Religious freedom, rightly understood, cannot be reduced to freedom of worship. Religious freedom includes the right to preach and evangelize, to make religiously informed moral arguments in the public square and to conduct the affairs of one’s religious community without undue interference from the state. If religious freedom only involves the freedom to worship, then, as noted above, there is “religious freedom” in Saudi Arabia, where Bibles and evangelism are forbidden but expatriate Filipino laborers can attend Mass in the U.S. embassy compound in Riyadh.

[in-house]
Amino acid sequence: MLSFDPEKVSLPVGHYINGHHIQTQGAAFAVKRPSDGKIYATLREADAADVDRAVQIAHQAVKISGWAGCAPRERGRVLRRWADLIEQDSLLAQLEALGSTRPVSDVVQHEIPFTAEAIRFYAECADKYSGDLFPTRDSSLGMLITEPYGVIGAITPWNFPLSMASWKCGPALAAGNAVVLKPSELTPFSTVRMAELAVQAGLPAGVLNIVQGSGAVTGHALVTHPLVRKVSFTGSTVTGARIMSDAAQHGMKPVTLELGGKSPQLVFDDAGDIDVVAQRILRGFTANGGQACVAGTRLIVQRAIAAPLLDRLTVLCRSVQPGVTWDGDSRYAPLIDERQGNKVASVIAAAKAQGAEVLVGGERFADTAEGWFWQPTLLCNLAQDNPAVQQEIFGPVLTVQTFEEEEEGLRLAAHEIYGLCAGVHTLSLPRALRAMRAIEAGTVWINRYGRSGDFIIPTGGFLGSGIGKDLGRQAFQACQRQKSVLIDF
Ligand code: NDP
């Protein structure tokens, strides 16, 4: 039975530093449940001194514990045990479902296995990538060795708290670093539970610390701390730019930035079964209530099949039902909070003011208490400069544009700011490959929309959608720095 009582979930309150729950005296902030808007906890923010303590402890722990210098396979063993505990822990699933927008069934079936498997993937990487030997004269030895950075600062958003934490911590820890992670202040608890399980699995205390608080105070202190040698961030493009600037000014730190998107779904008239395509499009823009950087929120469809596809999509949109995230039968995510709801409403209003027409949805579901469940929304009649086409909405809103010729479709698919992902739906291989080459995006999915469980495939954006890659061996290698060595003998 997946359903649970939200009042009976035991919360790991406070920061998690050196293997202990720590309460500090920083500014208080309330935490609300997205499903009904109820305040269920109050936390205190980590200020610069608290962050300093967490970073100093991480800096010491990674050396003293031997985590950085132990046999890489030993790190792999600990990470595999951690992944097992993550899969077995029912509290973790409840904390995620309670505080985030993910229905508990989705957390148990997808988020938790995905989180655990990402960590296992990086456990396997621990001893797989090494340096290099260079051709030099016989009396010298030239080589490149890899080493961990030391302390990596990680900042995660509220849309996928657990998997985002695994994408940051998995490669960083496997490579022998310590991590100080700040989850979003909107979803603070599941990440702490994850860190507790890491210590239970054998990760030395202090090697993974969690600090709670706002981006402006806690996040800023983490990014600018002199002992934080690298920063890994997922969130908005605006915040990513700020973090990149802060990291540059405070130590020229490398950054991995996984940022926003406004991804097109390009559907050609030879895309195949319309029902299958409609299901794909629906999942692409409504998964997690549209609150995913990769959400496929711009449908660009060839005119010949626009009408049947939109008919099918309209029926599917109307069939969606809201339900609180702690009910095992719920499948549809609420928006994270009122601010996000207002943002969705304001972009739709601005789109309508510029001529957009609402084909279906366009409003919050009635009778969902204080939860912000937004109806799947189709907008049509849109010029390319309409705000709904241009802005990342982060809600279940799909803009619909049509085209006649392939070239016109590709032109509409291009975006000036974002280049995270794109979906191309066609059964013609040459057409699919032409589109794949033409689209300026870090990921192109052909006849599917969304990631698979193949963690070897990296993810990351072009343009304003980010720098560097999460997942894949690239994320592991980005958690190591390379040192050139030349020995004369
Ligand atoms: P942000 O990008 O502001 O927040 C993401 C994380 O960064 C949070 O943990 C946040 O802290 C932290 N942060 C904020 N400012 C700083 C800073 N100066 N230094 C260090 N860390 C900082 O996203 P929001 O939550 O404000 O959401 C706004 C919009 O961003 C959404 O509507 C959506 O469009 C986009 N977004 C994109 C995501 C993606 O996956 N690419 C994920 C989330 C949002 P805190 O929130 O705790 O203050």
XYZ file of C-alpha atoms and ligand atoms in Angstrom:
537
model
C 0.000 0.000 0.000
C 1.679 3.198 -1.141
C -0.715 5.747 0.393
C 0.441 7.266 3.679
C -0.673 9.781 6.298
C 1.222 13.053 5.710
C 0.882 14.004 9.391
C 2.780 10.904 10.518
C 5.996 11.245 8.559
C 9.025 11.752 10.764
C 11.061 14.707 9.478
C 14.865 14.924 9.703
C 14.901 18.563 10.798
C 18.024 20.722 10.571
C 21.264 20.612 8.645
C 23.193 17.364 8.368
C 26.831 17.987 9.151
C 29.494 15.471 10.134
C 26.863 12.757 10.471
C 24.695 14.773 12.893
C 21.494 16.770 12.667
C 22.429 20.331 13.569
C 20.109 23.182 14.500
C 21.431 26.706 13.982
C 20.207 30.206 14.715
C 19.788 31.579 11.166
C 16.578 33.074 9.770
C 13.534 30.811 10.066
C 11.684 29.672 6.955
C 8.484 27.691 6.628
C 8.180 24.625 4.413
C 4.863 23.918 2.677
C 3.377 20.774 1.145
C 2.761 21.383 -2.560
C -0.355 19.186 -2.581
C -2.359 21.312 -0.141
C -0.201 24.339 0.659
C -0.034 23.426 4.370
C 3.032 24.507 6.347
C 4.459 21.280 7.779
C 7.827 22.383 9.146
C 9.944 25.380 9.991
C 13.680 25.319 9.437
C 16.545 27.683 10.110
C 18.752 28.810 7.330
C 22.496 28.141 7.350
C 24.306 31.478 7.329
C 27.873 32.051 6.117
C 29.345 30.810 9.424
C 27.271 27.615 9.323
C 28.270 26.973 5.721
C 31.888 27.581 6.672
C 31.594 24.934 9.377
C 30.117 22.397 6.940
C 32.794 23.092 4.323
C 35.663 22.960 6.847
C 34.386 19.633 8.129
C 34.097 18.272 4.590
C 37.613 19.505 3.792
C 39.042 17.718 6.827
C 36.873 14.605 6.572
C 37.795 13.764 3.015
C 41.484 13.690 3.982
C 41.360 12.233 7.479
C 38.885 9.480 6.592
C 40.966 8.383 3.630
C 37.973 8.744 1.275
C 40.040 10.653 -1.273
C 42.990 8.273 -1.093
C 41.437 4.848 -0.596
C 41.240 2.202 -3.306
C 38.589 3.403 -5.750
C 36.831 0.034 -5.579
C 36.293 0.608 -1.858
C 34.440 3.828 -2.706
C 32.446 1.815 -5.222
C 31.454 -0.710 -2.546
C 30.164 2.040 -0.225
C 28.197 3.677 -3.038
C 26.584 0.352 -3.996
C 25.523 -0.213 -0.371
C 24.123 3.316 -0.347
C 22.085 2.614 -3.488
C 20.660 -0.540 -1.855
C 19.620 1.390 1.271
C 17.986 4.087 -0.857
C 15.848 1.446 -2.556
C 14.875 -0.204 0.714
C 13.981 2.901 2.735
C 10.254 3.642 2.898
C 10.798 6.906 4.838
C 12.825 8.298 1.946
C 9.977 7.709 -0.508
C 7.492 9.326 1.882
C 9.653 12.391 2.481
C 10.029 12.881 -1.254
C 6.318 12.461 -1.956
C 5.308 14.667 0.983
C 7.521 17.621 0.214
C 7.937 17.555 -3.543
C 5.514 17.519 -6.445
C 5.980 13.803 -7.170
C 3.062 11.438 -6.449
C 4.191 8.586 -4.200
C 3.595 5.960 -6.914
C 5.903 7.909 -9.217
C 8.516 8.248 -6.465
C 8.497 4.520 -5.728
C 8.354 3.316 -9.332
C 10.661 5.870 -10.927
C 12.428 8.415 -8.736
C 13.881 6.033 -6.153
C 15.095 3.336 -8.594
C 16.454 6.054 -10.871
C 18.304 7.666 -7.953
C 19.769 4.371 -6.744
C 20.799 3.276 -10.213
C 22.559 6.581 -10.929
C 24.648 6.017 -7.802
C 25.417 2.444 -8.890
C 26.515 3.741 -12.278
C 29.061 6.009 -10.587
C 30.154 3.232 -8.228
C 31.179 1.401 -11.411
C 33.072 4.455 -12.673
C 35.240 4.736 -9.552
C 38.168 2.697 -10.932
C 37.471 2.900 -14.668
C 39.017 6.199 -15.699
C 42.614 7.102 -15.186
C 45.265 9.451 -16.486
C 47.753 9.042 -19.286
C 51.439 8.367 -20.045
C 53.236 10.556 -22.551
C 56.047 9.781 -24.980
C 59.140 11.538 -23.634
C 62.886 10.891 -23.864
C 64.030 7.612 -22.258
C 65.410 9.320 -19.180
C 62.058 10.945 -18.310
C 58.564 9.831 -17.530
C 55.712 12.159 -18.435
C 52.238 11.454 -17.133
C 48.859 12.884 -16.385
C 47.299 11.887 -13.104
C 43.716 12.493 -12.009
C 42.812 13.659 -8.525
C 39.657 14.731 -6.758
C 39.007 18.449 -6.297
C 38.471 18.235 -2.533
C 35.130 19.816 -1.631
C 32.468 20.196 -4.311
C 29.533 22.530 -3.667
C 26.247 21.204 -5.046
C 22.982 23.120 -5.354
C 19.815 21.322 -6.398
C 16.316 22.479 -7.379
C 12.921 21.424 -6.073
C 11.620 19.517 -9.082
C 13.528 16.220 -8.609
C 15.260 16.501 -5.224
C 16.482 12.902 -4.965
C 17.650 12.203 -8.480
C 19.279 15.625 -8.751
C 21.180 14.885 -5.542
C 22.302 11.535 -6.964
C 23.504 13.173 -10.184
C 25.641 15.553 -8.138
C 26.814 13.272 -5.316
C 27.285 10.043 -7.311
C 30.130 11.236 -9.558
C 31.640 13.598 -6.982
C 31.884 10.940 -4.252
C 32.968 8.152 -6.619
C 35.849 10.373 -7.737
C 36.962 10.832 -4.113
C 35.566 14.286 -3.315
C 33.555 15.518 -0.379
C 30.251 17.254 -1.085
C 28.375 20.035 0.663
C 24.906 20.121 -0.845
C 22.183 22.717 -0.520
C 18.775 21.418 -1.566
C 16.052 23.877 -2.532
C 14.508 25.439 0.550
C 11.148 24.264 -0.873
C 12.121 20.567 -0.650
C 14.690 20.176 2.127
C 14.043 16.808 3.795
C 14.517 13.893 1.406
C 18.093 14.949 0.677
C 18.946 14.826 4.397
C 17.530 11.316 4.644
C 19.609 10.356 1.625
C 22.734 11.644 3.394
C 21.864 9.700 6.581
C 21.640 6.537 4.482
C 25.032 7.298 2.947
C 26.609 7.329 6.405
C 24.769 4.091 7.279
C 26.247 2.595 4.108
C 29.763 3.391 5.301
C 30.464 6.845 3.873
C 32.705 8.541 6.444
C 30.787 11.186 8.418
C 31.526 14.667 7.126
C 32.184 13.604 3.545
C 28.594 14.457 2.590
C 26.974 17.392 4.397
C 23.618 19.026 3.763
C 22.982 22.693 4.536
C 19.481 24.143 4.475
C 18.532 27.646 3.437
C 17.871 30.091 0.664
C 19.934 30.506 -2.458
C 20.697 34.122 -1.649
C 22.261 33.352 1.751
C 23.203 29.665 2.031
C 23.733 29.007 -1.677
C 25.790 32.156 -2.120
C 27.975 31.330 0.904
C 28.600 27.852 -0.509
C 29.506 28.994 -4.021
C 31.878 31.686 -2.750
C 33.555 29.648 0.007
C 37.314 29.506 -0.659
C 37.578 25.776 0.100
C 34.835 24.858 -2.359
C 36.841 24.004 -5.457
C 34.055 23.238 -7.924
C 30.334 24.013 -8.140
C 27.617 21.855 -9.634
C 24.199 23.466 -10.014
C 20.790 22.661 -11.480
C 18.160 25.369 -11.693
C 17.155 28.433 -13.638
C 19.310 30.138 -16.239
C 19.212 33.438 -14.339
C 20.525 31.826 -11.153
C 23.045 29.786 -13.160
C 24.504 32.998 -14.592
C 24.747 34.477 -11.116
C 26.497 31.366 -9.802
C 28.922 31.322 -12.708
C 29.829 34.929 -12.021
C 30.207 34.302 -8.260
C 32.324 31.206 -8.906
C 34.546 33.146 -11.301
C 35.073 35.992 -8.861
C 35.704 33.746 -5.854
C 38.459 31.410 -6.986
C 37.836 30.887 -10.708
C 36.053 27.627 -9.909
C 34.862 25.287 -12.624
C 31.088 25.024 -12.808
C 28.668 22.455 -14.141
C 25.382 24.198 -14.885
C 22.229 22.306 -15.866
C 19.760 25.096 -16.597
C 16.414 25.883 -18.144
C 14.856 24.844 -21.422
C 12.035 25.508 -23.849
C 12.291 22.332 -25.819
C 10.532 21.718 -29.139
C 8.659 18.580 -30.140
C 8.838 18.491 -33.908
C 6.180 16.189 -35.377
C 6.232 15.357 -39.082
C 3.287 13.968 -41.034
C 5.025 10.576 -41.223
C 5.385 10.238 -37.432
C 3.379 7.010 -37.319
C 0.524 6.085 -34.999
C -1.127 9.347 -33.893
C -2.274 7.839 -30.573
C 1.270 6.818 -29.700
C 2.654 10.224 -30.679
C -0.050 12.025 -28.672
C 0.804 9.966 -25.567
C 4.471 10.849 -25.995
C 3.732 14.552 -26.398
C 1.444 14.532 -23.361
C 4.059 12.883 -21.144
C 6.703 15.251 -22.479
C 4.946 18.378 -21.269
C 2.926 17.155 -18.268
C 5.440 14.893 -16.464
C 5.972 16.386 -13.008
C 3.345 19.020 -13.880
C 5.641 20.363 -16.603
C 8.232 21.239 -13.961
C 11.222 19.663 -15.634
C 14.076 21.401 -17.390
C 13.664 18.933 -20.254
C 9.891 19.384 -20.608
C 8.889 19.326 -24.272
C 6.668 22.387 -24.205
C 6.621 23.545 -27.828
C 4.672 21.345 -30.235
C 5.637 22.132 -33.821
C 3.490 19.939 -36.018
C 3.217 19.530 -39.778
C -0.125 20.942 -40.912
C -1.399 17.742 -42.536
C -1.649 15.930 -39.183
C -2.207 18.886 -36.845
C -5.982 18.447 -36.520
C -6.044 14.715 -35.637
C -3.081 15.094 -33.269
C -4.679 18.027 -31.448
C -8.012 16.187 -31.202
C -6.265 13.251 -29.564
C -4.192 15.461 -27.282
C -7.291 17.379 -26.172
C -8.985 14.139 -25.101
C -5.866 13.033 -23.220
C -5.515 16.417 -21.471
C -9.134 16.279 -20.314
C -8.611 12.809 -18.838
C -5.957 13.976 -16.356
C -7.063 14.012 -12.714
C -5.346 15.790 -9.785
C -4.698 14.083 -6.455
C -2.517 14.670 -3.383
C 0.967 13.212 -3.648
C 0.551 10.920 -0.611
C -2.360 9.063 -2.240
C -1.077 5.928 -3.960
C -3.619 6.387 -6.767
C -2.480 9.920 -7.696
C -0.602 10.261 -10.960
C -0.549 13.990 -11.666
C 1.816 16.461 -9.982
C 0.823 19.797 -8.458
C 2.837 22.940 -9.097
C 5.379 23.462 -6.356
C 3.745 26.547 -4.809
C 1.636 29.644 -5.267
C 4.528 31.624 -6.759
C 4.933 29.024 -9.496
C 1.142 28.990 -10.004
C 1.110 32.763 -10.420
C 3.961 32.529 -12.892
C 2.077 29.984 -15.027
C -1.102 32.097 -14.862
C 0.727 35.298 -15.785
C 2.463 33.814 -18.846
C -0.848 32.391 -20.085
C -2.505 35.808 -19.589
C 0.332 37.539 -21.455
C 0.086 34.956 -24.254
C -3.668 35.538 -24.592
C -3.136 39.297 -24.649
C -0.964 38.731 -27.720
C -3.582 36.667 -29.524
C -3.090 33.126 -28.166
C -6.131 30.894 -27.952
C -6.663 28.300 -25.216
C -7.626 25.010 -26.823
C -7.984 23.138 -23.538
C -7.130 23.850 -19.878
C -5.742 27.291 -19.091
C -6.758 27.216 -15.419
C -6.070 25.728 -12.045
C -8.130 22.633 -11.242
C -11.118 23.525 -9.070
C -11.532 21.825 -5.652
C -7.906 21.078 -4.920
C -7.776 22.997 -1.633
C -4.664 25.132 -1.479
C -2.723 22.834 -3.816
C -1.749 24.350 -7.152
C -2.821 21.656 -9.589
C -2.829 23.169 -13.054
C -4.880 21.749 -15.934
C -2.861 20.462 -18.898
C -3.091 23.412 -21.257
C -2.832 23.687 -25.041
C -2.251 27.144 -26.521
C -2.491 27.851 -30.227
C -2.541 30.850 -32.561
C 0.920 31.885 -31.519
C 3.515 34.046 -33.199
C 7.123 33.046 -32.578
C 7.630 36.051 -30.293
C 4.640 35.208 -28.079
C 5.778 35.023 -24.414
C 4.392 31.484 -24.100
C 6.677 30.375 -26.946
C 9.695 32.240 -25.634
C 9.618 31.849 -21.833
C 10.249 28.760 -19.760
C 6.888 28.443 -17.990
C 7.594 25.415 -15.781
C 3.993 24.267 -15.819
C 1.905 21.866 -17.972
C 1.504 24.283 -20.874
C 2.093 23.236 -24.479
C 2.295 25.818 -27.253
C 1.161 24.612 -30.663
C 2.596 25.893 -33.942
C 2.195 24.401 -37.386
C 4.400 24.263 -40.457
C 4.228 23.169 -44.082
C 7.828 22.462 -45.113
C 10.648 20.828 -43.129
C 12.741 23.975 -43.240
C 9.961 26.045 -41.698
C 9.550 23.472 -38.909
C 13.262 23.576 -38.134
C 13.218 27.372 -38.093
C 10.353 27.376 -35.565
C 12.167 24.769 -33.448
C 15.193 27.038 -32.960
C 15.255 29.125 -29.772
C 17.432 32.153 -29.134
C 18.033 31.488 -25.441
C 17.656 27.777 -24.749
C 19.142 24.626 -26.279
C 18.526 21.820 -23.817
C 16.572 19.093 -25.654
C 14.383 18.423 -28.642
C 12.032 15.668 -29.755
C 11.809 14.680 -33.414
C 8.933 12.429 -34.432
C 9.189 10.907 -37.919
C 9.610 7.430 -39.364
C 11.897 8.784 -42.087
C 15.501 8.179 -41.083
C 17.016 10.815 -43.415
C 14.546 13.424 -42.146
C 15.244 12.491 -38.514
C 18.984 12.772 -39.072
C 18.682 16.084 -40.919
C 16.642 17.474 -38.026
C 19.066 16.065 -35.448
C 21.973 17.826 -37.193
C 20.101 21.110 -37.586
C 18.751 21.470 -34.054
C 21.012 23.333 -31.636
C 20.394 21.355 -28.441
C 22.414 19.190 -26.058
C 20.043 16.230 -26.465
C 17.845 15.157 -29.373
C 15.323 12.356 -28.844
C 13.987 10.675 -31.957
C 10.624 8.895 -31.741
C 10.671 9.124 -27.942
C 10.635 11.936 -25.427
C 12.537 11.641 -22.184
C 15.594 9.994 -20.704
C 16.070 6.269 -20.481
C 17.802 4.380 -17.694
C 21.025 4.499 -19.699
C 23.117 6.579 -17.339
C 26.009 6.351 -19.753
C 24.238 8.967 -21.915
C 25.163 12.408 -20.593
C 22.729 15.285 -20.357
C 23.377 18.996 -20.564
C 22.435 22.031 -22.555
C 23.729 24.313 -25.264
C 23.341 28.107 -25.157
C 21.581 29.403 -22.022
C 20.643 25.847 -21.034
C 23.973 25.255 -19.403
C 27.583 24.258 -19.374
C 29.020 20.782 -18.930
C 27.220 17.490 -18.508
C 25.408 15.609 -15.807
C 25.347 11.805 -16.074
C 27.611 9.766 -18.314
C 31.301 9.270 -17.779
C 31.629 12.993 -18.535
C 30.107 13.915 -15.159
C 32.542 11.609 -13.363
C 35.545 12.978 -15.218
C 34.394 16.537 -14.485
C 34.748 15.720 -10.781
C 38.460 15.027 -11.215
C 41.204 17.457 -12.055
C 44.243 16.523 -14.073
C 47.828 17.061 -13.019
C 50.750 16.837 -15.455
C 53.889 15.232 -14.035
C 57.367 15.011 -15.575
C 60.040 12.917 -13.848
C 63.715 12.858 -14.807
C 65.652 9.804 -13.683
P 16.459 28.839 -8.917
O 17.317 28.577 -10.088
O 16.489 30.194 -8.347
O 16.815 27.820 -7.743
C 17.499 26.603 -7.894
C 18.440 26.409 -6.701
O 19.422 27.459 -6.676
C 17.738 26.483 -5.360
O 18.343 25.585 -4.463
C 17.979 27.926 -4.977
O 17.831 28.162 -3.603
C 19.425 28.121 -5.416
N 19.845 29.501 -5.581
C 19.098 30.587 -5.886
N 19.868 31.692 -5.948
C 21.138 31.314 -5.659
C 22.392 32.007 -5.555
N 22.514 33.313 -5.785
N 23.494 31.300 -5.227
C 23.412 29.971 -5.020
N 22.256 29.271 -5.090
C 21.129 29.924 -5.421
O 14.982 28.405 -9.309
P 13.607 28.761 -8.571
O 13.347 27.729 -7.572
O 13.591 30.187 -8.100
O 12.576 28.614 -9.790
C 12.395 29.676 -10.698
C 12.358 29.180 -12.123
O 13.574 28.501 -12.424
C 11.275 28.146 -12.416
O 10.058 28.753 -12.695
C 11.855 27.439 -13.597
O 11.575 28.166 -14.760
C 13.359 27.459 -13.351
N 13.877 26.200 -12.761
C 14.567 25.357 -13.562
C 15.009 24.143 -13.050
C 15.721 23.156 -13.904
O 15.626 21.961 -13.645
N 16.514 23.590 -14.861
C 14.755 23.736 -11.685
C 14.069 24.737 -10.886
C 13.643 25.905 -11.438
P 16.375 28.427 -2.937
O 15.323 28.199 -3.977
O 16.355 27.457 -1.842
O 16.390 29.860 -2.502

In its glory years, the State Department’s human rights bureau was a stalwart friend of those brave men and women in communist countries who were asserting, in addition to their right to worship, their rights as believers to be fully participant in society. That noble legacy should cause the present guardians of U.S. human rights policy to think very carefully about the path they seem to be taking in this field.
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